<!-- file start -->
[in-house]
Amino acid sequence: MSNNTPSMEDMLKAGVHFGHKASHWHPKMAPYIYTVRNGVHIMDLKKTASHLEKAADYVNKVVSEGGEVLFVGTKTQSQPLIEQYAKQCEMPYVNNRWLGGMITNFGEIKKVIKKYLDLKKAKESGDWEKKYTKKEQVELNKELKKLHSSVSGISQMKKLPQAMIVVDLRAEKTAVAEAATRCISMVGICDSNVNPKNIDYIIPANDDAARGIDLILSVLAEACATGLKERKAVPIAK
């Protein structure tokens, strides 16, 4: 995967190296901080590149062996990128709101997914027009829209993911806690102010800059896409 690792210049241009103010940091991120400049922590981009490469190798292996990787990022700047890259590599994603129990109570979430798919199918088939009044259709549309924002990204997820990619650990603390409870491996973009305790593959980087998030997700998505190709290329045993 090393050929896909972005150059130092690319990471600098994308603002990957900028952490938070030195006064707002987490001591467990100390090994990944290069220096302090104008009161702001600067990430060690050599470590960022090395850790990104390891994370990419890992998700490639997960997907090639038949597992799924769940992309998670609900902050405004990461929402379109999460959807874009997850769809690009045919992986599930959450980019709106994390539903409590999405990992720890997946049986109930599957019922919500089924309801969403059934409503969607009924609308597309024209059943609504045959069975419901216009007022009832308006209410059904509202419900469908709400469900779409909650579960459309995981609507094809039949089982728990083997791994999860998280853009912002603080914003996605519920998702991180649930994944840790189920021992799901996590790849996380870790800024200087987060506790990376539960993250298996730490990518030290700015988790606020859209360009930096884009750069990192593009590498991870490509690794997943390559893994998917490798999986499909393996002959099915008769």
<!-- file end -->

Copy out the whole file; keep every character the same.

[in-house]
Amino acid sequence: MSNNTPSMEDMLKAGVHFGHKASHWHPKMAPYIYTVRNGVHIMDLKKTASHLEKAADYVNKVVSEGGEVLFVGTKTQSQPLIEQYAKQCEMPYVNNRWLGGMITNFGEIKKVIKKYLDLKKAKESGDWEKKYTKKEQVELNKELKKLHSSVSGISQMKKLPQAMIVVDLRAEKTAVAEAATRCISMVGICDSNVNPKNIDYIIPANDDAARGIDLILSVLAEACATGLKERKAVPIAK
């Protein structure tokens, strides 16, 4: 995967190296901080590149062996990128709101997914027009829209993911806690102010800059896409 690792210049241009103010940091991120400049922590981009490469190798292996990787990022700047890259590599994603129990109570979430798919199918088939009044259709549309924002990204997820990619650990603390409870491996973009305790593959980087998030997700998505190709290329045993 090393050929896909972005150059130092690319990471600098994308603002990957900028952490938070030195006064707002987490001591467990100390090994990944290069220096302090104008009161702001600067990430060690050599470590960022090395850790990104390891994370990419890992998700490639997960997907090639038949597992799924769940992309998670609900902050405004990461929402379109999460959807874009997850769809690009045919992986599930959450980019709106994390539903409590999405990992720890997946049986109930599957019922919500089924309801969403059934409503969607009924609308597309024209059943609504045959069975419901216009007022009832308006209410059904509202419900469908709400469900779409909650579960459309995981609507094809039949089982728990083997791994999860998280853009912002603080914003996605519920998702991180649930994944840790189920021992799901996590790849996380870790800024200087987060506790990376539960993250298996730490990518030290700015988790606020859209360009930096884009750069990192593009590498991870490509690794997943390559893994998917490798999986499909393996002959099915008769």